Updated Monday, December 24, 2012 at 10:01 PM
They tuned in from Russia and India, Colombia, Canada and California — in all, more than 25,000 signed up for a free online course at the University of Washington last quarter called "Information Security and Risk Management in Context."
Thousands more signed up for two other course offerings, one on computational finance and the other on scientific computing.
That the courses were popular was clear. Less clear: whether the UW can find a way to break even on the venture.
In the past year, the UW and dozens of other universities have begun offering free online courses through for-profit companies like Coursera, a fast-growing California startup, and nonprofits like the MIT-Harvard partnership edX — sometimes for the prestige, sometimes simply to reach a broader swath of students.
At the same time, the UW has debated whether it makes sense to give away courses when it is having to cut other expenses because of the state's financial woes.
Now it is among the first universities to experiment with offering a more rigorous, for-credit version of a free online course, calculating that if it can get 30 to 40 students in each Coursera course to take it for credit, the classes will pay for themselves, said David Szatmary, vice provost of UW Educational Outreach.
But at least so far, just a few students have shown interest in getting credit.
Five people took the information-security class for credit. The low participation rate could be because the notice of the for-credit sign-up came late and was not well-advertised on the Coursera site, Szatmary said.
Last quarter the UW also offered a computational-finance class through Coursera with 30,578 enrollees, two of whom paid to receive credit; and a scientific computing class with 14,374 enrollees, none of whom paid.
The courses are popularly known as Massive Open Online Courses, or MOOCs.
"We'll give it a year and then decide how many other courses we want to put on," Szatmary said. "Right now we're serving a lot of people who would not otherwise be touched by the University of Washington."
The UW charged about $1,000 for the for-credit version of the information-security course. Students who took the class for credit also received extra work, and could join in by physically attending the class or by participating through a live video/audio.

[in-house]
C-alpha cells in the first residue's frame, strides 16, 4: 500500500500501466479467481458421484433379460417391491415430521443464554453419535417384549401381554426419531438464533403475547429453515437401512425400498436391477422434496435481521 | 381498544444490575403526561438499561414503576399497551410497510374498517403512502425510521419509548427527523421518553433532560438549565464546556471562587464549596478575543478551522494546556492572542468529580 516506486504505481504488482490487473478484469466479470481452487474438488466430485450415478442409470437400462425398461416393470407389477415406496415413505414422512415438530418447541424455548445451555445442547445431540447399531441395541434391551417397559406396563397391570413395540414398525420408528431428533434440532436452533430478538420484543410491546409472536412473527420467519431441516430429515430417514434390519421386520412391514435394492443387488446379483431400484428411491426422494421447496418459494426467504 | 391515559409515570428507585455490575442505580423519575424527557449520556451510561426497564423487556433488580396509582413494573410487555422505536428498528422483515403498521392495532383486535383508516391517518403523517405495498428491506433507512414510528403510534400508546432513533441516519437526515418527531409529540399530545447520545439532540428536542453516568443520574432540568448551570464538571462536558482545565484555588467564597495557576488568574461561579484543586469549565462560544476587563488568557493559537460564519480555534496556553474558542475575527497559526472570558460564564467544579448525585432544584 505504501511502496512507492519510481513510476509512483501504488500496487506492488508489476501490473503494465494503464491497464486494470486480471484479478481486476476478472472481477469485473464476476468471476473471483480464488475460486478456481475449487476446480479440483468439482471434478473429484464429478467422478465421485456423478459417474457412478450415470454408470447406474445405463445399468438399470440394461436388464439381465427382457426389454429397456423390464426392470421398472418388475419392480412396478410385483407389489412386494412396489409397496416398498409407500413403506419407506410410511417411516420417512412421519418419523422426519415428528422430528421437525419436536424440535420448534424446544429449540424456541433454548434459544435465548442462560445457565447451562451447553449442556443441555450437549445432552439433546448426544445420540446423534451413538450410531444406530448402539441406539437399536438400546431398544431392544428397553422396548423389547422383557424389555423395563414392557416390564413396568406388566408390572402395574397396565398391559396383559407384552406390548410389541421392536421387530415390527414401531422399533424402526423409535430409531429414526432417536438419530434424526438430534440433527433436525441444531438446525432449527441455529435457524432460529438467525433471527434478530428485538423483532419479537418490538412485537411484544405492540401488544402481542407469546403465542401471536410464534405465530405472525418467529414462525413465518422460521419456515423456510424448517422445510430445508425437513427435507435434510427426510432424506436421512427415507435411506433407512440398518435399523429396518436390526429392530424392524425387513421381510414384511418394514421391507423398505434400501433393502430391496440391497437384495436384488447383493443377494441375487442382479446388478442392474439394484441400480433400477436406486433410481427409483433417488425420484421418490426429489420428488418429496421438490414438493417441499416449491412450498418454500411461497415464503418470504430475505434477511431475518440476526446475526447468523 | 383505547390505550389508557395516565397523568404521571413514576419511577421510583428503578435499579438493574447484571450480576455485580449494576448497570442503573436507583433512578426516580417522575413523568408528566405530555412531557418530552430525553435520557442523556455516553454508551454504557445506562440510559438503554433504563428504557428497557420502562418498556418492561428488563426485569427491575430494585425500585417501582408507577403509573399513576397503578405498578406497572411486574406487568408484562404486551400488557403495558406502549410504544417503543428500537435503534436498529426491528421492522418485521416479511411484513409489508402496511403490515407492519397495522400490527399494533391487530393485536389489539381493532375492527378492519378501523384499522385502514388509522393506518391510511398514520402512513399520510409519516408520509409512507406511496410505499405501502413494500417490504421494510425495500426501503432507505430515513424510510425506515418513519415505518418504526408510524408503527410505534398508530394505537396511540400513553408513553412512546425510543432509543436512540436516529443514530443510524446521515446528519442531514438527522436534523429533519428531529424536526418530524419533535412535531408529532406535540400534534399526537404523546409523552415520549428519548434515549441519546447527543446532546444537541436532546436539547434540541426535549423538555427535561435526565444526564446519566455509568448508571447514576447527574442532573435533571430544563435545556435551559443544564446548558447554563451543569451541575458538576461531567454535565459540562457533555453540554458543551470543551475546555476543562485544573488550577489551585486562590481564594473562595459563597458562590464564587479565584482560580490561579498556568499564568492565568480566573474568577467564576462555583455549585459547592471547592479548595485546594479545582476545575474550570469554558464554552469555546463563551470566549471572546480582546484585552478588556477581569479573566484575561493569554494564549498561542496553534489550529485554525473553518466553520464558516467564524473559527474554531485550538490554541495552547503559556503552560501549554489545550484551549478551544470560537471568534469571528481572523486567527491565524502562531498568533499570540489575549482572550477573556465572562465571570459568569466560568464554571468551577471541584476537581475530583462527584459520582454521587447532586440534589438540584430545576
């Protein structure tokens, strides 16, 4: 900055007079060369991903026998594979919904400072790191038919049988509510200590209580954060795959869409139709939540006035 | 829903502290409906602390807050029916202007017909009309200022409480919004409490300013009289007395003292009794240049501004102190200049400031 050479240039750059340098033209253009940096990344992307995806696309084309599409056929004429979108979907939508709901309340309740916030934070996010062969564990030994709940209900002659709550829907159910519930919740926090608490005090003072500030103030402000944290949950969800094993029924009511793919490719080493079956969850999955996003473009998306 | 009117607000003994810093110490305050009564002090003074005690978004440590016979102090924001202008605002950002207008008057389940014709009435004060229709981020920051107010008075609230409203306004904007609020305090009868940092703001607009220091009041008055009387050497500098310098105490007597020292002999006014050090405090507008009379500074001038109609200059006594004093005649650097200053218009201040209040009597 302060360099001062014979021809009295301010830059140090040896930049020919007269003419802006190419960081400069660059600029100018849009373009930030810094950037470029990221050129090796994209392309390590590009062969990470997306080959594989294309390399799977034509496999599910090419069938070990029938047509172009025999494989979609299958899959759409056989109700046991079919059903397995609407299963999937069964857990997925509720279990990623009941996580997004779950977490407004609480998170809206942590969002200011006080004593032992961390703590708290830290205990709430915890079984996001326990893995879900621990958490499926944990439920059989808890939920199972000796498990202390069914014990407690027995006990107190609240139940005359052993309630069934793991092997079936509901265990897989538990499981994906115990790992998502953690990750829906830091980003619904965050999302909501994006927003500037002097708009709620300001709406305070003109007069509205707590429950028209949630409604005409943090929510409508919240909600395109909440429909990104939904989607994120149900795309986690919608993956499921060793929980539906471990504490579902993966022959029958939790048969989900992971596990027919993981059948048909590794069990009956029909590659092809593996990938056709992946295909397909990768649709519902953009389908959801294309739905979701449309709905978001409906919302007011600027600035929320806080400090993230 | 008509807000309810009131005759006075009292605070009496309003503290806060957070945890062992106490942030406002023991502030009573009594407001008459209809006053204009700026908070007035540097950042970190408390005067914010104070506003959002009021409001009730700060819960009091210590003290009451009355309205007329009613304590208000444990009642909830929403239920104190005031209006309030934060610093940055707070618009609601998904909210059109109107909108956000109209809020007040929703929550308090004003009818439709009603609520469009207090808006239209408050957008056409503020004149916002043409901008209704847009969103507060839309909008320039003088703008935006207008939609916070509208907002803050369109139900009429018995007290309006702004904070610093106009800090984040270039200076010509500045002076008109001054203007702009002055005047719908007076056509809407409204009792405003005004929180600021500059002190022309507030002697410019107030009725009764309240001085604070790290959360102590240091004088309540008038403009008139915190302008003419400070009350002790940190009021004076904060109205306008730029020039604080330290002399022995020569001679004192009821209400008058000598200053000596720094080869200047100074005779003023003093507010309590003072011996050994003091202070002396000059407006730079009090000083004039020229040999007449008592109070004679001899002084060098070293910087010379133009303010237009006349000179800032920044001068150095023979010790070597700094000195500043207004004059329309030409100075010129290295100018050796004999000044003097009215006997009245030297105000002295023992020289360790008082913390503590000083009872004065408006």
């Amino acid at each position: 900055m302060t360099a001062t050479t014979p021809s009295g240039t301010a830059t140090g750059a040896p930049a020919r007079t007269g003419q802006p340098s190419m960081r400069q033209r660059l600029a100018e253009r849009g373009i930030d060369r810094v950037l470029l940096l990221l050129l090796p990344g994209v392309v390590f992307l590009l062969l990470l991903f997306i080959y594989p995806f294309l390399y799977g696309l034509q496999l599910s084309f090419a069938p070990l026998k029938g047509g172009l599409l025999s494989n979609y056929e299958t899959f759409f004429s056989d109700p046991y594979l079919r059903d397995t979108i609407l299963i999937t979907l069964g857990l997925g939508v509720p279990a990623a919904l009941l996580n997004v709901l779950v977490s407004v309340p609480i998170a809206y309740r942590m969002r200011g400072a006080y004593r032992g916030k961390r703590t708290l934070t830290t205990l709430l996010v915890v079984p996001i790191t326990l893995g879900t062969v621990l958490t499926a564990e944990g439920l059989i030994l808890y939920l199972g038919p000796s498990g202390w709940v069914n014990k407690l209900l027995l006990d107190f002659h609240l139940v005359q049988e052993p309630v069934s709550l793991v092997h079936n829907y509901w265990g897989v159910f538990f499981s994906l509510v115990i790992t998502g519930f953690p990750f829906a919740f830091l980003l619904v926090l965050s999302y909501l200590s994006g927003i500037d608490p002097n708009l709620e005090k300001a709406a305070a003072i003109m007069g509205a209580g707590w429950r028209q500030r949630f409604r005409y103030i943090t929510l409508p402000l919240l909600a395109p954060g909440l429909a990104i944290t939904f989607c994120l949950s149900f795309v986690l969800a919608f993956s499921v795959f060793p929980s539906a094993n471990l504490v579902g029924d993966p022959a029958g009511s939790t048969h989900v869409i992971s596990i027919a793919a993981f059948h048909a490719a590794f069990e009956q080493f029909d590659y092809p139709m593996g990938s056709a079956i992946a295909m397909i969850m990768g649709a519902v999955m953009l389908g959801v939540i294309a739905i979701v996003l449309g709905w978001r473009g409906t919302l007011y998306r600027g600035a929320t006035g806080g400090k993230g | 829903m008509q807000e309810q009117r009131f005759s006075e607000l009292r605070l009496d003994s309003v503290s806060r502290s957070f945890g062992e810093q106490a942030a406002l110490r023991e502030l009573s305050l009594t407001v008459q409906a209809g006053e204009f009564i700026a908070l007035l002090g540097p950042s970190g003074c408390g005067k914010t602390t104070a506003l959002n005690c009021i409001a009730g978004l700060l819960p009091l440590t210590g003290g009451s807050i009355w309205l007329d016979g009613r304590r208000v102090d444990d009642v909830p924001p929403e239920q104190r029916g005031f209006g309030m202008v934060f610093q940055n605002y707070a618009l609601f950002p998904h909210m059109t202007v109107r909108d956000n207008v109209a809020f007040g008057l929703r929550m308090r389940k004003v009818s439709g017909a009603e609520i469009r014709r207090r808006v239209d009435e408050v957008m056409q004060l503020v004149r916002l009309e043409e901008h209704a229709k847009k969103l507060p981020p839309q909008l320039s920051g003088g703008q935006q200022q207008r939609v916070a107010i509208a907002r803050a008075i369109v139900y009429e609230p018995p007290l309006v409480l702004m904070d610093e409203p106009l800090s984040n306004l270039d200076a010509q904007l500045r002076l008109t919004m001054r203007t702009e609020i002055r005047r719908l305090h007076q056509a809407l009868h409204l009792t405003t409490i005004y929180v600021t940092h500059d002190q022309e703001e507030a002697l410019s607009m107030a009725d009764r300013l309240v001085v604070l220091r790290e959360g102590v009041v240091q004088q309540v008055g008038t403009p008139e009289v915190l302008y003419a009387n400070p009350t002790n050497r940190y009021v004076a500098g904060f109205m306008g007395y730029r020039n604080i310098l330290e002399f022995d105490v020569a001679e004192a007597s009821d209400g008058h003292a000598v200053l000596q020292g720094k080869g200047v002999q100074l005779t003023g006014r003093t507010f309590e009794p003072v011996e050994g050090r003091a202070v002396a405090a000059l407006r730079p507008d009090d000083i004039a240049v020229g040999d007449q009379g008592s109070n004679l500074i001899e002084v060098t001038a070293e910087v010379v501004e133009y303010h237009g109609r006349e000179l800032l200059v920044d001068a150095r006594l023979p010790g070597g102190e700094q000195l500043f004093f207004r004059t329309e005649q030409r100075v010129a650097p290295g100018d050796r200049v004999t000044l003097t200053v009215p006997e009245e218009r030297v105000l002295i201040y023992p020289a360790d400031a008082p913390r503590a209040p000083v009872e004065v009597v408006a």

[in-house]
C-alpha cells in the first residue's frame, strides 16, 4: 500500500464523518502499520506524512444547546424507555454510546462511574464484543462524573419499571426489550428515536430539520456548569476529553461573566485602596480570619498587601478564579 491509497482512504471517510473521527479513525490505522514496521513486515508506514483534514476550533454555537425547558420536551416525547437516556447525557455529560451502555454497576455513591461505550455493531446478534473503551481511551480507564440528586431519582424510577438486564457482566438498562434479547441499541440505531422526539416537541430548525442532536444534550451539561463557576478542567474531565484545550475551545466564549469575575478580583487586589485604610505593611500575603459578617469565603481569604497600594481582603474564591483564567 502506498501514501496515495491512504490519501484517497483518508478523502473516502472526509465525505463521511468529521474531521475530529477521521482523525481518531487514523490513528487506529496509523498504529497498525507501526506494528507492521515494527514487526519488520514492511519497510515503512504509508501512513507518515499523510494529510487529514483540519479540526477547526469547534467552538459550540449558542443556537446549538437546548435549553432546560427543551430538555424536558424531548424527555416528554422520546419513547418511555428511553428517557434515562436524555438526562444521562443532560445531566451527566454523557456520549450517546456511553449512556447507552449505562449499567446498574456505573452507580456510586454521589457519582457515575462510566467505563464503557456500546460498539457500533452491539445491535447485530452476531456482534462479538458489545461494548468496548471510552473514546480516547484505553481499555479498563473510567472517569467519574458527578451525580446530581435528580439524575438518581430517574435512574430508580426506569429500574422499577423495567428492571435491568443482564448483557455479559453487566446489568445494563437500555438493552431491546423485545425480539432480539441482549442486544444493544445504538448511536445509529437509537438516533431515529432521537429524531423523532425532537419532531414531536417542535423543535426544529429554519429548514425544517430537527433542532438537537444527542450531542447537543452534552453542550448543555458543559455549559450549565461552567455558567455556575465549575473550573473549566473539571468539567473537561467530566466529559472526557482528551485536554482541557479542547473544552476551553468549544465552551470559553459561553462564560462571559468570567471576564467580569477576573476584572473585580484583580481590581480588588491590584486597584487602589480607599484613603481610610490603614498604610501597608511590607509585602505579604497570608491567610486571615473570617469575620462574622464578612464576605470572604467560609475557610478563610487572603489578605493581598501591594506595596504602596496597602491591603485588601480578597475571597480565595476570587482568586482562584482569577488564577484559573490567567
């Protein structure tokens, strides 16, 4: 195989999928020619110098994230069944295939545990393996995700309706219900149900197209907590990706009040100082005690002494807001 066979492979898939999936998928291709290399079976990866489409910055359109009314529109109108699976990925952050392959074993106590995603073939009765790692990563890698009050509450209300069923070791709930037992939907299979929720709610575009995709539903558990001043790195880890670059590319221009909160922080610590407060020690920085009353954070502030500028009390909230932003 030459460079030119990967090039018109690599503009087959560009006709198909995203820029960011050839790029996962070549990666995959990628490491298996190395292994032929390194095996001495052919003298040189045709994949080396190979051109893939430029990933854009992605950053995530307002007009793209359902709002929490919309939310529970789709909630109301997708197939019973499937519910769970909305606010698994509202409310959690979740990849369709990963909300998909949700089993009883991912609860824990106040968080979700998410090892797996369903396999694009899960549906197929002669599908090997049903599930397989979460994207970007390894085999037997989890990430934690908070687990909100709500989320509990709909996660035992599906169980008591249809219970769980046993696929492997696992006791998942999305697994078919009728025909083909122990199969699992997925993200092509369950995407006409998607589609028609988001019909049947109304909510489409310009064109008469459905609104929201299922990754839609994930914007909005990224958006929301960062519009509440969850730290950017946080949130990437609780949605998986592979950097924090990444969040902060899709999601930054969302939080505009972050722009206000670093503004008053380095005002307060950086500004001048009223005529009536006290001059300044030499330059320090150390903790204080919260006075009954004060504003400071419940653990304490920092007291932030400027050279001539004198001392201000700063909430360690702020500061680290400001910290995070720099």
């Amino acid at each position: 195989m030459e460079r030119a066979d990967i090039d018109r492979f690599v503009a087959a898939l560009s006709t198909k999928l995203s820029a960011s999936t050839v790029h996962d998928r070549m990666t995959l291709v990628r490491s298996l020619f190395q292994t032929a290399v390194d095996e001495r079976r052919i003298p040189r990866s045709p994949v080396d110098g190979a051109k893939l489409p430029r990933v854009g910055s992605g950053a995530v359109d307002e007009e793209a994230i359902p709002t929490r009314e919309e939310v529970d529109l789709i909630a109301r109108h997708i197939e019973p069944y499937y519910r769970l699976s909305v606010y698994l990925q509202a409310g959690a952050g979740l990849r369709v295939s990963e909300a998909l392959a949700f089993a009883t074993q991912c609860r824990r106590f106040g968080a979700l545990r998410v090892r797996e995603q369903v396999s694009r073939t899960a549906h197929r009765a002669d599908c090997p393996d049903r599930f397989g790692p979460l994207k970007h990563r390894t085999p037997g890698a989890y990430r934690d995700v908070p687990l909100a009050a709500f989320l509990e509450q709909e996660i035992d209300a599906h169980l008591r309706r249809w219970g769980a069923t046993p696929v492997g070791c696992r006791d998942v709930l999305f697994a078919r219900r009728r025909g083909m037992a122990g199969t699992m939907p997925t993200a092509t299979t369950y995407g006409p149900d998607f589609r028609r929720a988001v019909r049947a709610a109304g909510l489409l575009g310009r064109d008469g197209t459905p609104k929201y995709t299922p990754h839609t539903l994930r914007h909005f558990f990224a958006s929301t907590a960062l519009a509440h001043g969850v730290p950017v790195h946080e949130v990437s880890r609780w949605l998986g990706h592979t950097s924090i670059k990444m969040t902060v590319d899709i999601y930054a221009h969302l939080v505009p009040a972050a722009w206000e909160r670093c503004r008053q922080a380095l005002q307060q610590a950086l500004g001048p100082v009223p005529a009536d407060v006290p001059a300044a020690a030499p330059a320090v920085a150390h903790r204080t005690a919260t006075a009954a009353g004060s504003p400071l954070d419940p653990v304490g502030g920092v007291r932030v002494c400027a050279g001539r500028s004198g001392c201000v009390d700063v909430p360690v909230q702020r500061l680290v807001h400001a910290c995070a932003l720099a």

Barbara Endicott-Popovsky, who directs the Center for Information Assurance and Cybersecurity at the UW's Information School, taught the information-security course. She came away from her first MOOC convinced that the idea is here to stay.
"It's not going to replace the classroom, but it is going to occupy a space," she said.
In university circles, there's a debate over whether the courses are academically robust, but "there's no doubt in my mind that learning takes place, that people are seriously interested in learning" when they participate, Endicott-Popovsky said. About half the students who enrolled completed the class, she said.
Endicott-Popovsky said she got to know some of her online students fairly well, and they were highly qualified in their fields, working from locations that spanned the globe.
Some of her students formed a study group that walked Green Lake in Seattle while discussing the course. Another study group formed in Germany. More than 200 worked together on the course in Moscow. (The course does not cover highly technical, proprietary information, nor does it cover secret information, she said; its focus is information security in business and commerce.)
Endicott-Popovsky plans to teach a follow-up course in January — the three-course series will earn for-credit students a certificate in information security — and she's planning to adjust the way she teaches slightly to better fit Coursera's model of short video lectures followed by online, multiple-choice quizzes to reinforce what was learned.
She also found that teaching to a worldwide audience is quite different from teaching to a U.S. audience. "I had to become mindful of the examples I was using," she said. "Different countries, different cultures see privacy differently, see intellectual property differently."
Endicott-Popovsky had a chance encounter with one of her students at Reagan International Airport in Washington, D.C. The student — who was a Transportation Security Administration official checking identification in the security line — took one look at her ID and immediately recognized her.
"He looked at me and he said in a big voice, 'You're my teacher,' " Endicott-Popovsky recalled. The student apologized for being behind in his work.
"It was terribly cool," she said. "It's a small, small world."
Katherine Long: 206-464-2219 or firstname.lastname@example.org. On Twitter @katherinelong.